Writing comics comes rather easy by now, after many years of doing it. At least I have the technique down, coming up with ideas is a whole other subject. But when it comes to writing other things, such as these little blogs, or descriptions for our online shop, or prefaces for our books etc. I still break a sweat. It’s hard to be witty, concise, while keeping it interesting and bringing the point across. But I think having dabbled in writing makes me appreciate other people’s writing even more.
I’m sure this is true for most subjects. As an amateur guitar player, I think I can appreciate the craftsmanship and achievements of many professional musicians on a different level than a complete layman. Having dabbled in music, I know what it takes to get up on stage and have a vague idea of what it takes to become a star, just like maybe a recreational pilot can appreciate a Blue Angels pilot more than I can.
A friend of mine once told me how he would like to start a band, describing to me all the vivid details of how awesome it must be on stage. But when I asked him if he played any instrument, he said no. I neither want to bust that friends dreams nor want to sound like a downer, but, most likely, his band career is not going to happen. I have also met kids who thought it would be easy to fly a helicopter, after having “practiced it” in computer games.
This combination of overestimation of one’s own abilities and underestimation of what it takes to become a star is the basis of the whole industry of casting shows. And to be fair, I haven’t watched one of those in ages, but I remember that I always enjoyed the first rounds the most, where you can see the absolutely untalented cohort making asses of themselves.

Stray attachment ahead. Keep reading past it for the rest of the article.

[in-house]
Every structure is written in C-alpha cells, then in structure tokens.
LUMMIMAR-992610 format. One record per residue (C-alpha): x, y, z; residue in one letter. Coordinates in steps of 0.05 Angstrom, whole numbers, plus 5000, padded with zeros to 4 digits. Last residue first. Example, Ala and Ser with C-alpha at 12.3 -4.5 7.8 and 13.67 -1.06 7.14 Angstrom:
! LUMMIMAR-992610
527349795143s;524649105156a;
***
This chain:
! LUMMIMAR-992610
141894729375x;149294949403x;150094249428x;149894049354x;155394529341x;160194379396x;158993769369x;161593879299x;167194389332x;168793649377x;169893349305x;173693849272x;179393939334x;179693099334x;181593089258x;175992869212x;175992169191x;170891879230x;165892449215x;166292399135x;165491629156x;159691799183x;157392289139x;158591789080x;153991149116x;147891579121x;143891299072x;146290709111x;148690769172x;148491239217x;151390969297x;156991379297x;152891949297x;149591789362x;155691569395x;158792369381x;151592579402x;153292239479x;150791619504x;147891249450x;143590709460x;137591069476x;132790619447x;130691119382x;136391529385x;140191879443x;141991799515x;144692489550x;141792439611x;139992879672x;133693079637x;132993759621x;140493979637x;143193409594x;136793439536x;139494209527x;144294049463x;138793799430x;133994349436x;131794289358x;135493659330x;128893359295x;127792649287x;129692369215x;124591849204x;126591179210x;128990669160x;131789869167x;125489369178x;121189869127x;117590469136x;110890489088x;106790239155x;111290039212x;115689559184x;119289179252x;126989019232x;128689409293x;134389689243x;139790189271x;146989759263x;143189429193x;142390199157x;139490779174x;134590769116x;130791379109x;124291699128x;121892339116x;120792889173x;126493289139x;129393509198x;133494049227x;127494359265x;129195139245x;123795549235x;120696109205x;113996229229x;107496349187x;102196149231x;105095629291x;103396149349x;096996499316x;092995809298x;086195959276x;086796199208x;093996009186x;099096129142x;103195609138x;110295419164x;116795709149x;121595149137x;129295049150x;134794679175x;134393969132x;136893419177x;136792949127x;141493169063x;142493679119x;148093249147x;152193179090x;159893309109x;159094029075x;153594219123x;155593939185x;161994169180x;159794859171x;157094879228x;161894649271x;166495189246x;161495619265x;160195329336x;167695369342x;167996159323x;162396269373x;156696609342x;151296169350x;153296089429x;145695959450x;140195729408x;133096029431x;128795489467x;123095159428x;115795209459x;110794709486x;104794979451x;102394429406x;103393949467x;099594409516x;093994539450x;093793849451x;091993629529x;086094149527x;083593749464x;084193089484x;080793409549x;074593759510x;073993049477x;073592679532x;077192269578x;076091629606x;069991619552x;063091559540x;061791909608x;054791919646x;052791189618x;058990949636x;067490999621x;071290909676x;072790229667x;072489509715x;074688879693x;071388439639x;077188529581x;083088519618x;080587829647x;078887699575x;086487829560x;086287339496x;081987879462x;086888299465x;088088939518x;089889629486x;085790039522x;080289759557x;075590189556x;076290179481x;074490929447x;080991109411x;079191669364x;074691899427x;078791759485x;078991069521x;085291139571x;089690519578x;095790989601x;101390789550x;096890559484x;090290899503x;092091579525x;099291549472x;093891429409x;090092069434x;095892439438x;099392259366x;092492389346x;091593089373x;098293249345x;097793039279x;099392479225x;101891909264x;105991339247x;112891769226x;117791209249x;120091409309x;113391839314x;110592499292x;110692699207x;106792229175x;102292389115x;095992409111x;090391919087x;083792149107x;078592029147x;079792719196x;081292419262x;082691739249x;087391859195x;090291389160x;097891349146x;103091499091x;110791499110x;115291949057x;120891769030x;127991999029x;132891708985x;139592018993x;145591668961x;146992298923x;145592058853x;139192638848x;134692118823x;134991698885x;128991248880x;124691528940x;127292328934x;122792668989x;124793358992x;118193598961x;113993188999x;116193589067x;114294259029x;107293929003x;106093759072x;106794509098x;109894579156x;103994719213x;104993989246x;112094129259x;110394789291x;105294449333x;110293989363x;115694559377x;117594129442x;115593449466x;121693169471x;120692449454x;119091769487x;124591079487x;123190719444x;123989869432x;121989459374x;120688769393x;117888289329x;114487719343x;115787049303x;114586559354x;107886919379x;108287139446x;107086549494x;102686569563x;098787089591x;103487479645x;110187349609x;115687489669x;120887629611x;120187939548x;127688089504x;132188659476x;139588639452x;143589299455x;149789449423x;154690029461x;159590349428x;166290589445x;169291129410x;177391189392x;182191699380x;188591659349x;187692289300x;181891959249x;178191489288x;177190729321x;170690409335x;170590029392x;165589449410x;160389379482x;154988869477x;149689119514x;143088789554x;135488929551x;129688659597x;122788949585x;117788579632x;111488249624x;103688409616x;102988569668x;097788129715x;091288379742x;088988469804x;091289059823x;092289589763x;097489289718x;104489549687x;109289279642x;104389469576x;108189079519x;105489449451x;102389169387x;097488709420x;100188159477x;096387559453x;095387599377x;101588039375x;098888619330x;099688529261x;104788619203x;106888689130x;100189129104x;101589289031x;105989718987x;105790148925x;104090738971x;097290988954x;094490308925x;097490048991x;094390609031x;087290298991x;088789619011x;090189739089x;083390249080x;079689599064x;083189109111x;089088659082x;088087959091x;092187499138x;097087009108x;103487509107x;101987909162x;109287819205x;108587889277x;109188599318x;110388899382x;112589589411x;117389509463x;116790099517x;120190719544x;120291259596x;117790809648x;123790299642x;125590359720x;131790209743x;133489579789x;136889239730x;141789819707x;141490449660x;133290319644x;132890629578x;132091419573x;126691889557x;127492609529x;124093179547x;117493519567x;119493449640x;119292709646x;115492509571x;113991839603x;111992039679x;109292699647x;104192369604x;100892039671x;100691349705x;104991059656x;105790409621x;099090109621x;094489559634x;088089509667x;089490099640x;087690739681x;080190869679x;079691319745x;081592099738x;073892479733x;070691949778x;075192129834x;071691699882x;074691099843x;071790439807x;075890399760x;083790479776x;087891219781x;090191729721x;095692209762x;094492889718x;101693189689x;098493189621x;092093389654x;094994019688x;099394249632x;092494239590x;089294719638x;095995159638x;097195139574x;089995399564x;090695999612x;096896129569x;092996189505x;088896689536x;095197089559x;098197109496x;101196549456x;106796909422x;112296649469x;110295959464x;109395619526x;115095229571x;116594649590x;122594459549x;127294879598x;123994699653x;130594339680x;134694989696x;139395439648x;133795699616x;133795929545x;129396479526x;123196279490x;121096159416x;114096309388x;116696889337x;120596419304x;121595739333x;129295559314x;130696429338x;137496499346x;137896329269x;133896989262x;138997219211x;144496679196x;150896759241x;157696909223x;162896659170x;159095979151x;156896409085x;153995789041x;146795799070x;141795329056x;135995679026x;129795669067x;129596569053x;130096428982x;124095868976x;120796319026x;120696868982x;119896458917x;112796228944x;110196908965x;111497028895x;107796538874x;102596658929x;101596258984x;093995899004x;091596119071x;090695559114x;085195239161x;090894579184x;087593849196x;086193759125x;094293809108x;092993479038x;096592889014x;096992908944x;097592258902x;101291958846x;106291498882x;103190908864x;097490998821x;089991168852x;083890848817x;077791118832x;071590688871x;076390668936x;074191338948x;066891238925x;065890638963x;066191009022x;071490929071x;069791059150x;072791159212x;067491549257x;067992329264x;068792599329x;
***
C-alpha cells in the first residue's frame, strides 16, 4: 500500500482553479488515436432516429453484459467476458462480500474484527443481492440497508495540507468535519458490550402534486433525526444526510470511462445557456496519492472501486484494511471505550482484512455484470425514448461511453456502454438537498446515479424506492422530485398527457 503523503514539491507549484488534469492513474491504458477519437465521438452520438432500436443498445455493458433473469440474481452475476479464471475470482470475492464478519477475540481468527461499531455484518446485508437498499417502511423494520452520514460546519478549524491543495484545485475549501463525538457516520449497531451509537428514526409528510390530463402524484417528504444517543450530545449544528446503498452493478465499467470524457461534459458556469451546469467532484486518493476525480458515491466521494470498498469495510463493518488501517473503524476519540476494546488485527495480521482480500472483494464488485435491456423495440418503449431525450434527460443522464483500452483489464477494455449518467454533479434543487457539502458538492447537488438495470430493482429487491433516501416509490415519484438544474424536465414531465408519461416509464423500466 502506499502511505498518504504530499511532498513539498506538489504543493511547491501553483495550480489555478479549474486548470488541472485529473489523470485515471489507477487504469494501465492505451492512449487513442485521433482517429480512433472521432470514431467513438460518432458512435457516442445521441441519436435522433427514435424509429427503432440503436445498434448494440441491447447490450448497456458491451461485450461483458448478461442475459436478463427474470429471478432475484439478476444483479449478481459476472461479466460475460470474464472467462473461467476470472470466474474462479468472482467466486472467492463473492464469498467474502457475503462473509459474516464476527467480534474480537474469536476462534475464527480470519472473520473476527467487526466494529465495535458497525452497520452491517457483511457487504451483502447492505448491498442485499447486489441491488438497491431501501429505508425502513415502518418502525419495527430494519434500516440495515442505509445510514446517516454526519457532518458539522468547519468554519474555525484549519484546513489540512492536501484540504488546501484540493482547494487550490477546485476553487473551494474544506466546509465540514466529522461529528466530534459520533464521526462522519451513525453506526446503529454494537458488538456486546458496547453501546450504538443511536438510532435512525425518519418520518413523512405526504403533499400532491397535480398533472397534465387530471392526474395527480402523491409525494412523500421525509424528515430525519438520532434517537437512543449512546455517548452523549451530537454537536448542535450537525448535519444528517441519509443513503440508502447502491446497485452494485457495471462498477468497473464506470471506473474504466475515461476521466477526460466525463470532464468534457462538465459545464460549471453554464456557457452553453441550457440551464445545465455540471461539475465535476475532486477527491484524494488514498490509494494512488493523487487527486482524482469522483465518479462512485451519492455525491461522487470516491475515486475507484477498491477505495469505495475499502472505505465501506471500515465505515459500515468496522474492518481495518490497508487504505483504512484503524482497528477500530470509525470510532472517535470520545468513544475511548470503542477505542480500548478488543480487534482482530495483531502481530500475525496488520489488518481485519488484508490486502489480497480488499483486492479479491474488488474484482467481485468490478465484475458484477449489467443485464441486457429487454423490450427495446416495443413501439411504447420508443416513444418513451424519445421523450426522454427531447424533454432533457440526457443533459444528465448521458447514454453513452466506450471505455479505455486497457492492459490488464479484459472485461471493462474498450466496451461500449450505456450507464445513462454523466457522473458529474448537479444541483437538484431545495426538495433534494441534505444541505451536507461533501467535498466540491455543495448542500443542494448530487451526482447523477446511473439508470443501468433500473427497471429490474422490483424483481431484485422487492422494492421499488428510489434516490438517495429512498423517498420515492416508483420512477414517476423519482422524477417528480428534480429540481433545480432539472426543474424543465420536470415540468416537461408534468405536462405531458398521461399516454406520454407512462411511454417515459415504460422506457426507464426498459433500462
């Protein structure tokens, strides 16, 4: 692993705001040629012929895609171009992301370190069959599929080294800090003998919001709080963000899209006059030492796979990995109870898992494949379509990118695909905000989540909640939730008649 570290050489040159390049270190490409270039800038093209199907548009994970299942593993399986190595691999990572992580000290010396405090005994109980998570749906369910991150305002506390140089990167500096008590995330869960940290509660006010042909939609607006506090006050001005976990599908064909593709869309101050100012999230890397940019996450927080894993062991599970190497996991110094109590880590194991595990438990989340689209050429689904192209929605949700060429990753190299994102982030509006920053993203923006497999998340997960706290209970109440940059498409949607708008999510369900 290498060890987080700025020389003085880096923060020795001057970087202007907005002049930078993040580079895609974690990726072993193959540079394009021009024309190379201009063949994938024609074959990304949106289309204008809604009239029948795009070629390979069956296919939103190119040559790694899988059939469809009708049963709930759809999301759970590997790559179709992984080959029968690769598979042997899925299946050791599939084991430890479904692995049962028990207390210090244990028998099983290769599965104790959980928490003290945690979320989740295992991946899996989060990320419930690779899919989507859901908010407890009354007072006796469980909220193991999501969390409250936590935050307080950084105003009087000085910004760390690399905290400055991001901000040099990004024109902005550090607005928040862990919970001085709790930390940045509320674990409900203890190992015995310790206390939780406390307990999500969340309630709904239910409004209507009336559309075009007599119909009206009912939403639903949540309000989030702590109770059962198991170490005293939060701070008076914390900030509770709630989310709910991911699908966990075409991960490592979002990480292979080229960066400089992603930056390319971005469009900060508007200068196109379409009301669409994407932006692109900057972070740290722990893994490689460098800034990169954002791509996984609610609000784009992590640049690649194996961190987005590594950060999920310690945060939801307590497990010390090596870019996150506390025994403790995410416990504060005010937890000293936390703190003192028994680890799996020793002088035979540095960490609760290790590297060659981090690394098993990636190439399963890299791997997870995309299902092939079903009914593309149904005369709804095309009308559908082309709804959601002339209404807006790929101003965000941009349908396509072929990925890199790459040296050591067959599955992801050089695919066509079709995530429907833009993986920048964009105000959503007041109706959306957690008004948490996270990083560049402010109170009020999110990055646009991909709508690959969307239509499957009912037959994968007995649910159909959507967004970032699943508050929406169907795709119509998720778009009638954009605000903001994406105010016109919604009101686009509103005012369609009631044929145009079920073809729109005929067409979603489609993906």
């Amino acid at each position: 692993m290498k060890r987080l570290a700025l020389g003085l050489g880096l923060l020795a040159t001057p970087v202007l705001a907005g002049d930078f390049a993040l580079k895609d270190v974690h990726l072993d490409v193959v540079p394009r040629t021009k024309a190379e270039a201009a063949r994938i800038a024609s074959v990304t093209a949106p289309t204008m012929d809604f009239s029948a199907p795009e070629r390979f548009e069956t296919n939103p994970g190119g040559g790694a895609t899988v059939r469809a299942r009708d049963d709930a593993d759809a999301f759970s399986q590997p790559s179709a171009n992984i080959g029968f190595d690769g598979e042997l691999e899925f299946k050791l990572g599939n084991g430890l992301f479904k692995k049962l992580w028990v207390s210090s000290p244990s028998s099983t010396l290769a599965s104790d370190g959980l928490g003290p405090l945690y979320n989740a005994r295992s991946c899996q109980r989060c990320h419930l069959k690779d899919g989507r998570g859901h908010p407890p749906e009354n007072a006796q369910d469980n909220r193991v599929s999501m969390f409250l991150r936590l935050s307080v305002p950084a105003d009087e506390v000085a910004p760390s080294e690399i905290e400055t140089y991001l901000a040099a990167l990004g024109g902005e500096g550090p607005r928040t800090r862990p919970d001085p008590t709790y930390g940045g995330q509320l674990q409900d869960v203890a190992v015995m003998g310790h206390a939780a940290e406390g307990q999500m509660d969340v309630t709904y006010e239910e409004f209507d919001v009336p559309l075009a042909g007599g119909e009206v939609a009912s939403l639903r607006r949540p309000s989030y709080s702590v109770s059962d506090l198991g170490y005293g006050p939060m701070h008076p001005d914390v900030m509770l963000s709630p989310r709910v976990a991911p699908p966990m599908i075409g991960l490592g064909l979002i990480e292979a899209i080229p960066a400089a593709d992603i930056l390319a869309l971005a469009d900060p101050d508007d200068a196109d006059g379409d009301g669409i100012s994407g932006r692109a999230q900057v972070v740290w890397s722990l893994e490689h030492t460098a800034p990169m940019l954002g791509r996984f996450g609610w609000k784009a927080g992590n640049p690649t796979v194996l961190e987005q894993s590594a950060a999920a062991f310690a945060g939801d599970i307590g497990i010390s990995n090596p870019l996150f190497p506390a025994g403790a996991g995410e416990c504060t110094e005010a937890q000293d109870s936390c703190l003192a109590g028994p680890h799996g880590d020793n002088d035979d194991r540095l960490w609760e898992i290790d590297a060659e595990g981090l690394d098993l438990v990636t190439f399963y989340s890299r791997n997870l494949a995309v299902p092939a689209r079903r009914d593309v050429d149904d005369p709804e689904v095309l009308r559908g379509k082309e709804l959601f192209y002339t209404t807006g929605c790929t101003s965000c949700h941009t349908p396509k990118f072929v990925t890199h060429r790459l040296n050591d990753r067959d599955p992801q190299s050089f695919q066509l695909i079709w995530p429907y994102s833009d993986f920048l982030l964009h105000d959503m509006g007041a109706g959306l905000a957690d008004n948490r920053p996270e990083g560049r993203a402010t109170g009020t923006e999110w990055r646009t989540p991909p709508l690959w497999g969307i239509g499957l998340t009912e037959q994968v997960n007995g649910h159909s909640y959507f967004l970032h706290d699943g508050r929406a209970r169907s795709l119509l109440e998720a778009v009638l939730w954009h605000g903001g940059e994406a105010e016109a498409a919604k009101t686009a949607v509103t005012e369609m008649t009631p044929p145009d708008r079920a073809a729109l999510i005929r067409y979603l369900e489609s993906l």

That gave me an idea: How about an aviation themed casting show? Put wannabe pilots in airplanes and let them have a go! Action and entertainment would be guaranteed! But it would probably be rather expensive to produce.
Anyway, let me tie this all together by pointing out one more time how hard writing is. I’ve rambled on for a few paragraphs, moving on aimlessly from one subject to the next, without really gaining very much insight into anything except a couple of opinions I hold. Now you see why I draw chickens and don’t write blogs for a living.
If I should ever feel for a pseudonym, “Hotshot McThunderbolt” would probably be on top of the list too! But wait, now that I’ve mentioned that, I can’t really use it anymore. And “Maverick” clearly is taken. Hm, maybe “Ice … man”, periods and all. But then, I don’t like the cold very much. I can see why Chuck is having such a hard time!
Chucks frustrations most likely might come from our own past of trying to sell a movie script. But we will never know, will we? 😉
Many of you might not know this but we came pretty close to getting Chicken Wings animated twice in the last ten years. Unfortunately the movie business is brutal and things got in the way. We ended up with a few half-done shorts and a bunch of storylines, treatments and storyboards but not much else to show for. Maybe after things settle down with work and Stef’s kids start being able to feed themselves we can revisit the idea. What do you guys think of a Chicken Wings short-film?
If anyone reading this is a media mogul or producer, get in touch with us! 😉
Here is one page of one of the storyboards we wrote:
I just noticed, in shock, that we are approaching our 15th anniversary rather quickly, and that we have totally forgot about it. I guess we can cite the same reasons for that oversight that we already invoked in the preface of our new book: We’ve both been extremely busy with other stuff. Mike moved and is sent around the globe by his company for weeks on end, and I am constantly busy, distracted and sleep-deprived as a new father to two toddlers.
Now today’s strip reminded me about the “Japanese Skywriter” cartoon, which was one of the first ideas we had and which we later turned into a t-shirt. So that got me thinking and made me realize that we are just a week away from the anniversary of that fateful day, when we were sitting down with a glass of wine and started doodling on a couple of paper napkins after returning home from our mom’s 60th birthday dinner. That’s the reason why it’s so easy for us to remember the exact date, by the way.
I am not sure if we can come up with any special ideas this year. For our 10th anniversary, we made a silver coin, which was very popular, so maybe we can do something like that again? Anybody interested in investing in another ounce of silver? In any case, it would probably be rather late. I’ll talk to my brother and get back to you!